If you wonder if and when cattle markets will perk up, look at demand.
"We've averaged $83 to $84 on fed cattle this year. If we had the same demand we had a year ago, our market would be averaging $94-$95/cwt." That’s what Randy Blach, CattleFax executive vice president, told participants at the recent annual meeting of the Texas Cattle Feeders Association.
Though a decline in demand was expected amid the world’s recession, it has been more precipitous than anticipated. For July through September, as example, Blach says demand is down 10-15% in the wholesale sector. Traffic in the food service sector is reported to be at the lowest level in 30 years.
"We've been able to sell ground beef. We've been able to sell premium grinds, chuck grind, round grinds, those kinds of things, at some pretty good price levels. The problem we've had as an industry is being able to generate as much value out of our middle meats because of this loss in demand in restaurants," Blach explains.
That, and exports continue to lag.
According to USDA’s most recent Livestock Dairy and Poultry Outlook (LDPO), total U.S. beef exports are expected to be 1.825 billion lbs. in 2009, a 3% decline from last year.
"We still aren't back to the same levels of beef exports that we were pre-BSE. We were exporting 2.5 billion lbs. in 2003. We're going to be lucky to be at 1.8 to 1.9 billion lbs. this year," Blach says. If U.S. beef was operating under the same trade protocols with Japan as it is with South Korea, he adds, "it would be worth another $60-$70/head across our fed-cattle market."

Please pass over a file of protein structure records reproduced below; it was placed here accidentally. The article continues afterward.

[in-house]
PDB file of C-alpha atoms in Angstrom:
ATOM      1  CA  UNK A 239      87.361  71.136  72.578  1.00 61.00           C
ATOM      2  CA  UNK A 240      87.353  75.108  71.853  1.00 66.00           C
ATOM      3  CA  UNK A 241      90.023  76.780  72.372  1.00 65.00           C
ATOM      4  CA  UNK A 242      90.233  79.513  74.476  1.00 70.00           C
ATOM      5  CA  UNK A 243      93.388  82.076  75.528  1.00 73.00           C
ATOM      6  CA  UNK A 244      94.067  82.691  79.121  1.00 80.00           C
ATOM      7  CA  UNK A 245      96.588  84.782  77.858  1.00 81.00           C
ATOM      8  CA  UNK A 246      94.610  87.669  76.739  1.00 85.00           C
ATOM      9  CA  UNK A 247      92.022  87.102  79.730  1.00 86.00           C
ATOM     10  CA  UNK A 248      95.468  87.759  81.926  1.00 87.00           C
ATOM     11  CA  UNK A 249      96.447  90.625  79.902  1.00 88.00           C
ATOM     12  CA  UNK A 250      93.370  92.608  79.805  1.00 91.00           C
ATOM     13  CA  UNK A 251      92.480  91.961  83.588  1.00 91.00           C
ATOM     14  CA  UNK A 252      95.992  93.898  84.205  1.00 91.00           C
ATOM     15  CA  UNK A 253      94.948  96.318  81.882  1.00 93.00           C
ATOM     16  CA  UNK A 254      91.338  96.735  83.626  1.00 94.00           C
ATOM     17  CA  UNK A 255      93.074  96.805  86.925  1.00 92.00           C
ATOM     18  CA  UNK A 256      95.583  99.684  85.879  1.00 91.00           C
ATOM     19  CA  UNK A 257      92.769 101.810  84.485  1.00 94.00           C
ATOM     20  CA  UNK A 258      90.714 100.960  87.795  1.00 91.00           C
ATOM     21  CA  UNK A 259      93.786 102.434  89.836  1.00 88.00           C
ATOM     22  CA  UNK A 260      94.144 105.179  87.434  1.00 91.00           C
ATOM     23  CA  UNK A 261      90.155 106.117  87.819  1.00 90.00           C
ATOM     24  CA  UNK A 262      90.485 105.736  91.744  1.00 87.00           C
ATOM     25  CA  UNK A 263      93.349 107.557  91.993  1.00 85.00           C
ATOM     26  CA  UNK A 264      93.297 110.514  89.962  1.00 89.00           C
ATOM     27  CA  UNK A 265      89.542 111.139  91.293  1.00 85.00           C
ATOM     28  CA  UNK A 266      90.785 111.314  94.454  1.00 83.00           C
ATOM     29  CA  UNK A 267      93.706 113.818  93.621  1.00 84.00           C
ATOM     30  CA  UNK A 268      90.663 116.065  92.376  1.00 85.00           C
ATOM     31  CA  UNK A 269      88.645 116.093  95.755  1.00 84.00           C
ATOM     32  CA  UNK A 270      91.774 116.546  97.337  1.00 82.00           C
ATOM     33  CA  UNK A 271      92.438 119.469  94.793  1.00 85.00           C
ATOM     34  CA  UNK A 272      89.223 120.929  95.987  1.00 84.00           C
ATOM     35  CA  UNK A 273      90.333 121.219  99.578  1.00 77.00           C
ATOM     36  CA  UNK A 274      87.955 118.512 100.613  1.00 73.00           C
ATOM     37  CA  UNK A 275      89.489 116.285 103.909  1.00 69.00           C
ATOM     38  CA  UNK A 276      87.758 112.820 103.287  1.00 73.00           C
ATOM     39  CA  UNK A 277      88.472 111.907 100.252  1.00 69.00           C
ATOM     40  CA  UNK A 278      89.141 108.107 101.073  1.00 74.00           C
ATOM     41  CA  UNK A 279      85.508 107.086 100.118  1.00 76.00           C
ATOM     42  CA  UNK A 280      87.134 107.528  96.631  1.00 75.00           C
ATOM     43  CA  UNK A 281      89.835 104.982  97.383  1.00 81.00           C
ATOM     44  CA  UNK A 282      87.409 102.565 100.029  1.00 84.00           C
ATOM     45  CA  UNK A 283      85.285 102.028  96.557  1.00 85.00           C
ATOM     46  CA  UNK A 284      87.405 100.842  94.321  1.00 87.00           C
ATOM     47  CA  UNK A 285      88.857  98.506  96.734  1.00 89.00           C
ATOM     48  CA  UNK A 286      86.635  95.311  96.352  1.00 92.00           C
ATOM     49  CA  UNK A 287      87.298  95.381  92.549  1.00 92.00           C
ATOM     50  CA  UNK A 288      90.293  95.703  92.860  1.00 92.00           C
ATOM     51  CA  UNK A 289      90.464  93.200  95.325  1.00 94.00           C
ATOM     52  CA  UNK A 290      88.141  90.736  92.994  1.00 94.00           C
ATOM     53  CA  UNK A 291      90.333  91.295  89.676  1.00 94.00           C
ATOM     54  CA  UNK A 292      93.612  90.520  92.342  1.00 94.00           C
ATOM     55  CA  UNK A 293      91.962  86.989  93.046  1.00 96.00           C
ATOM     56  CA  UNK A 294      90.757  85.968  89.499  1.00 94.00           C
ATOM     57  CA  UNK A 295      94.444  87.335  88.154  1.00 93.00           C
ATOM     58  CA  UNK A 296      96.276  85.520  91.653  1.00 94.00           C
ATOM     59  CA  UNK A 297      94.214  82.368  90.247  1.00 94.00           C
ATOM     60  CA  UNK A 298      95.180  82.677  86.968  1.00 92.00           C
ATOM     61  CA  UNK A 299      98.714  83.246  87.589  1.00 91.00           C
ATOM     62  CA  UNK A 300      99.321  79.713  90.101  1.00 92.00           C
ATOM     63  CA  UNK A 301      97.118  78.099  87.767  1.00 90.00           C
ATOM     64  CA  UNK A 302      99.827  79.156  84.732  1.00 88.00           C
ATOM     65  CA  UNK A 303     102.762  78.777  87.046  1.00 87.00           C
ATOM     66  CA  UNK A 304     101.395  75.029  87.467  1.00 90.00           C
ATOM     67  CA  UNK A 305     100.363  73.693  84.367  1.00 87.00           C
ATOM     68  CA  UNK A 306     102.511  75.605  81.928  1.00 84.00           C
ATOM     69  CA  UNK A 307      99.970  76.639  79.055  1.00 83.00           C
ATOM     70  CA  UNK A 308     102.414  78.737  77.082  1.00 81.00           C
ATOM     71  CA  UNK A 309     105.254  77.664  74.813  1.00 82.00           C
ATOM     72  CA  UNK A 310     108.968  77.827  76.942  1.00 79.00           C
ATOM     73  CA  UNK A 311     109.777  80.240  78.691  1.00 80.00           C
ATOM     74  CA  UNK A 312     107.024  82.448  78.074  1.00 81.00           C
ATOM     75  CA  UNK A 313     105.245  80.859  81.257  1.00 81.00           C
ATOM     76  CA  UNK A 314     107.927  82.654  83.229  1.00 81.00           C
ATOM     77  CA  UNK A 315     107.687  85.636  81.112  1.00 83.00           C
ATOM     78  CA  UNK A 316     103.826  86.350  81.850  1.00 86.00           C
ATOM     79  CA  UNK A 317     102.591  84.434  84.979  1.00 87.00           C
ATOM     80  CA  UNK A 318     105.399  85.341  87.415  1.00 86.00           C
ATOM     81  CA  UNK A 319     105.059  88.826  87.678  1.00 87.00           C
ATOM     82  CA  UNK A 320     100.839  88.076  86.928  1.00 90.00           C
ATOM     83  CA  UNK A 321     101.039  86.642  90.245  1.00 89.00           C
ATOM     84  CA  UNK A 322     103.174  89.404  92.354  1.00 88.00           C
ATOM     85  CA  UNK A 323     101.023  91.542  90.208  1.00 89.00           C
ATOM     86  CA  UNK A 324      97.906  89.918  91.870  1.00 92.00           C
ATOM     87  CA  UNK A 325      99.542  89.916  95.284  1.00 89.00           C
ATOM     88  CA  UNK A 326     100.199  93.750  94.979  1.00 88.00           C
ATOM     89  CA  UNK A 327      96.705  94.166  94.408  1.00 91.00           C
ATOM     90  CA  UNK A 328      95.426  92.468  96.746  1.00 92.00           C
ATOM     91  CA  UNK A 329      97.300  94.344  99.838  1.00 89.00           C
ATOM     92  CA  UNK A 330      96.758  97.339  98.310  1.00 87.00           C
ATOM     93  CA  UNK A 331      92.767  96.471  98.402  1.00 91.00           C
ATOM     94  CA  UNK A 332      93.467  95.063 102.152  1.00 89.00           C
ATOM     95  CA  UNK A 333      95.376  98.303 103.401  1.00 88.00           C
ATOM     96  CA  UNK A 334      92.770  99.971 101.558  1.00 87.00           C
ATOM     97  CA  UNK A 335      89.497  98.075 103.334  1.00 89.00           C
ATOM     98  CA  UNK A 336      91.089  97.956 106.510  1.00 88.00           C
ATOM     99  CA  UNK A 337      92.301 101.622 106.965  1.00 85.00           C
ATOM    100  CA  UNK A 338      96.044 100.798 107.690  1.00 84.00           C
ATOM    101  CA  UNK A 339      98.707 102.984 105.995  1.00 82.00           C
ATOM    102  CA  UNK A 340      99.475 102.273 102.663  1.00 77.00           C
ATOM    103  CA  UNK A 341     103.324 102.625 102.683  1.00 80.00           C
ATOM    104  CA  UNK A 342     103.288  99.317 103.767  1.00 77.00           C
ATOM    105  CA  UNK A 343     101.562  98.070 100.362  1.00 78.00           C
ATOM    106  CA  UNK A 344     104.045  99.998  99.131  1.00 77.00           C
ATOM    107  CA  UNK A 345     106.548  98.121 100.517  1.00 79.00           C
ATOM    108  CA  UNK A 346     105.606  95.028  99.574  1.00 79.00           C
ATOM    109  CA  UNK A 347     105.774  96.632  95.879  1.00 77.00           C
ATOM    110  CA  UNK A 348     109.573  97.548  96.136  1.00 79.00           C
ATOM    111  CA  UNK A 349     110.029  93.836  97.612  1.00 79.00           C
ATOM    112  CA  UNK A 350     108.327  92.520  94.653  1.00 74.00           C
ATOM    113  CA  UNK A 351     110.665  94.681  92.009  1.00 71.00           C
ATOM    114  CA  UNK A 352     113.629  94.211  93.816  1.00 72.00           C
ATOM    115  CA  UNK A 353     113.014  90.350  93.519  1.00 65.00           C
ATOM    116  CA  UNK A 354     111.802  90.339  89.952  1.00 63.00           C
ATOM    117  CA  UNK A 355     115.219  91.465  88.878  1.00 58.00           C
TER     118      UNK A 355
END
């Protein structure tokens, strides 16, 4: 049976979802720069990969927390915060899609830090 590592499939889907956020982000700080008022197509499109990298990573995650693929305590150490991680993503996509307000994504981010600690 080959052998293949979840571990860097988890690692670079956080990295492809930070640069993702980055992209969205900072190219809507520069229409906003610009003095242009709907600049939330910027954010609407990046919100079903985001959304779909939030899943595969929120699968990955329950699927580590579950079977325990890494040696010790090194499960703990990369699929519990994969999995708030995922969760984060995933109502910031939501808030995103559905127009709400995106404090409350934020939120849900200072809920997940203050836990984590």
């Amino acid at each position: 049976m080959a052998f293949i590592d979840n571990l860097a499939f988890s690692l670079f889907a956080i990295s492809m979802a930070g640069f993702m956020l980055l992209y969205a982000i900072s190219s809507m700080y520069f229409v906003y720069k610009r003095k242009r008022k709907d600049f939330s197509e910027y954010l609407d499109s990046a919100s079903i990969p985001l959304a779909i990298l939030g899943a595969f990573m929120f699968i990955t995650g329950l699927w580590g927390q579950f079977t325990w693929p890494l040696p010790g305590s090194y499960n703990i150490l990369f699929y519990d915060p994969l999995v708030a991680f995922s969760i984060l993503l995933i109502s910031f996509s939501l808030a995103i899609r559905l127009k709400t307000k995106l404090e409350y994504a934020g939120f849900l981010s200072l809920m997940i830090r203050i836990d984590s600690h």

According to the LDPO, U.S. exports are expected to increase almost 6% next year to 1.925 billion lbs., as foreign demand picks up with macroeconomic conditions that are expected to improve through 2010.
On a brighter note, Blach says that because supply levels are in check, a significant increase in fed-cattle prices could come as the economy recovers, possibly toward the end of 2010. He expects the national herd size to level off because the recent moisture situation has been good. According to Blach, the drought situation for the U.S. as a whole is probably the best it's been in 30 years, despite areas of concern such as South Texas.
"We've got good grazing conditions. We've built a mountain of hay around the country,” Blach explains. “I think we're going to see this cow herd start to stabilize – not grow – but stabilize from this point forward."
Though a dwindling beef cow herd and tighter supplies have helped stem the economic bleeding, LPDO analysts point out there is likely some tough sledding ahead because of carcass weights. Pointing to third-quarter placements, especially of cattle weighing 800 lbs. or more, they explain, “These placements of heavy feeder cattle imply either that steer and heifer slaughter over the next two quarters could remain somewhat burdensome relative to demand and/or that dressed weights could continue to be heavier year-over-year through the first half of 2010. However, these quarterly placement numbers include the second lowest May and June net placements since the series began in 1996, and, despite the burdensome outlook for the whole quarter, could lead to some supply relief – and some measure of price support – during November and/or December.”